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Systemic CARE: A Public Health Approach to Ending Overdose in America

The overdose crisis is one of the most significant public health emergencies in the US, one that has only been exacerbated by the COVID pandemic.

Published By

Center for Popular Democracy

    Overdose rates have increased as many in-person treatment and support options have been shut down. Additionally, the pandemic-imposed social isolation is not only a common trigger for drug use but makes it more dangerous because of the risk of overdosing while alone. The CDC reported that overdose deaths exceeded 100,000 this year (as of April 2021) for the first time, a 28.5% increase from the year prior. 

    For decades, the U.S. has employed police, prisons, and the carceral state to end overdose, but the War on Drugs has only made things worse. It’s ripped apart families, made the drug supply more dangerous, and fueled mass incarceration, devastating Black, brown, Indigenous, and low-income communities.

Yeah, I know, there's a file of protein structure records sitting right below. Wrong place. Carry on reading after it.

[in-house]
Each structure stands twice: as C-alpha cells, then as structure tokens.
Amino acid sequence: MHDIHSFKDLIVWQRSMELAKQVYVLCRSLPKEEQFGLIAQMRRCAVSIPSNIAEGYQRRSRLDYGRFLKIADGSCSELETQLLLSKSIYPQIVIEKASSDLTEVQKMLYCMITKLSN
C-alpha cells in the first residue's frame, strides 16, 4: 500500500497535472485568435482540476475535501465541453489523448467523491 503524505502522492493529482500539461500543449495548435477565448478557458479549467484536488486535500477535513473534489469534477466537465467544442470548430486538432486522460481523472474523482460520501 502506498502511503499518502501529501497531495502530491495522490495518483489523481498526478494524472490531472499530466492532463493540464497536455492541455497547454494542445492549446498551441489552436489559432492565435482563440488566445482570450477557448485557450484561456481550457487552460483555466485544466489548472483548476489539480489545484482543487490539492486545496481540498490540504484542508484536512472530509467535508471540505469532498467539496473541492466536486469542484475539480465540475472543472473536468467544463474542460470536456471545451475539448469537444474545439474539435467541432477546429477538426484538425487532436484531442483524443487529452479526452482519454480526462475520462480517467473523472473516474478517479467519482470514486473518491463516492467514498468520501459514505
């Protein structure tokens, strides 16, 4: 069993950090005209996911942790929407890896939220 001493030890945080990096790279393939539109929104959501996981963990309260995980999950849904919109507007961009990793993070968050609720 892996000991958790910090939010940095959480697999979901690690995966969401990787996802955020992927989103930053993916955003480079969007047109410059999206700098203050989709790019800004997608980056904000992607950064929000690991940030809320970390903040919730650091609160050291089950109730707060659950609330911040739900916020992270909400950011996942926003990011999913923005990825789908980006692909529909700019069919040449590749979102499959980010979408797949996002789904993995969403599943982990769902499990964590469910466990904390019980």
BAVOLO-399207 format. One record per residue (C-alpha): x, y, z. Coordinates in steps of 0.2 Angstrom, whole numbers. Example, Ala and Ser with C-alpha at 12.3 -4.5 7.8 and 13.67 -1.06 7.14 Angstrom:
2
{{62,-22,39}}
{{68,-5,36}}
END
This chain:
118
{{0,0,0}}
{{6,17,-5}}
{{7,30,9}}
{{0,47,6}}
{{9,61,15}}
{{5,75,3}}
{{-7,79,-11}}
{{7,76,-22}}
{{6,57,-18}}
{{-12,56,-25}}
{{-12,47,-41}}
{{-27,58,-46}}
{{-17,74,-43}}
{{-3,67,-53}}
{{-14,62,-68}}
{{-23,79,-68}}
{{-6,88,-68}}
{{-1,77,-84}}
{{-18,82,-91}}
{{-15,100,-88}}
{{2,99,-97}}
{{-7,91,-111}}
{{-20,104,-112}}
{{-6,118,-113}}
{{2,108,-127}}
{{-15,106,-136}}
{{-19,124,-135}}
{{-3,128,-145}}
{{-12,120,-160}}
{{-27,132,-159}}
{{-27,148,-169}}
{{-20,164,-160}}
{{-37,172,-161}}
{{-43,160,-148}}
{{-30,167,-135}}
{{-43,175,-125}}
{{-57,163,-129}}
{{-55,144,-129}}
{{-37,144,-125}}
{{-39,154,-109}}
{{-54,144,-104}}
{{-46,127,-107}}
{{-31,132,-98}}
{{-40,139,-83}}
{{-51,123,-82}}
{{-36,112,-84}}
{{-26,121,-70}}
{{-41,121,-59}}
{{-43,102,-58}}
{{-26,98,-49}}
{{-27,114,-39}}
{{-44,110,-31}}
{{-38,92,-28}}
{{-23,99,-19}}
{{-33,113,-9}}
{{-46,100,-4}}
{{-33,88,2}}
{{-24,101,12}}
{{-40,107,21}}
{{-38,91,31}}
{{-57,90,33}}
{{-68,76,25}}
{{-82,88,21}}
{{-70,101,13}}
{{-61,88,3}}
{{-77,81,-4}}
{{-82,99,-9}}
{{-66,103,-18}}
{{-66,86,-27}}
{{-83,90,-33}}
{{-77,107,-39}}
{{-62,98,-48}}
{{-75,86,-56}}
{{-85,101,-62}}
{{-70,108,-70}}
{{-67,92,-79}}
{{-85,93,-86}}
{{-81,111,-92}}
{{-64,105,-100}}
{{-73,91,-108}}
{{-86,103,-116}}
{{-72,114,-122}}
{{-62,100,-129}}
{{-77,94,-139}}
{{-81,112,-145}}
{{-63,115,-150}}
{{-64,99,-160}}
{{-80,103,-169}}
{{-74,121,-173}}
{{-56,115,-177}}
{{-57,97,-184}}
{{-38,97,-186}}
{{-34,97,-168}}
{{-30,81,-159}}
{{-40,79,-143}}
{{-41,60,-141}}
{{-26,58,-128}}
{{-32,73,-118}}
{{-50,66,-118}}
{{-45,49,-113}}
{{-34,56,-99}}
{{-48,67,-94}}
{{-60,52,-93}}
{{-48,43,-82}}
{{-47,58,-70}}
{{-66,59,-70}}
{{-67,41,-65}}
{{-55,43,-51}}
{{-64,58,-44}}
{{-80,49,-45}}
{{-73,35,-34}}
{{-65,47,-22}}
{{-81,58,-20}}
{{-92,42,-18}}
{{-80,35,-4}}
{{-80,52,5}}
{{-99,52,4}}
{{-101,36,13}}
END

In this report, we outline what is needed to end the overdose crisis–a public health approach that prioritizes Harm Reduction and respects the inherent dignity of people who use drugs. Here, we outline the history of this epidemic and the steps we can take to end it. One key step is passing the CARE Act, the most ambitious legislative approach to this crisis Congress has ever attempted. The bill was reintroduced earlier today, and it offers us the best path forward to combat this epidemic.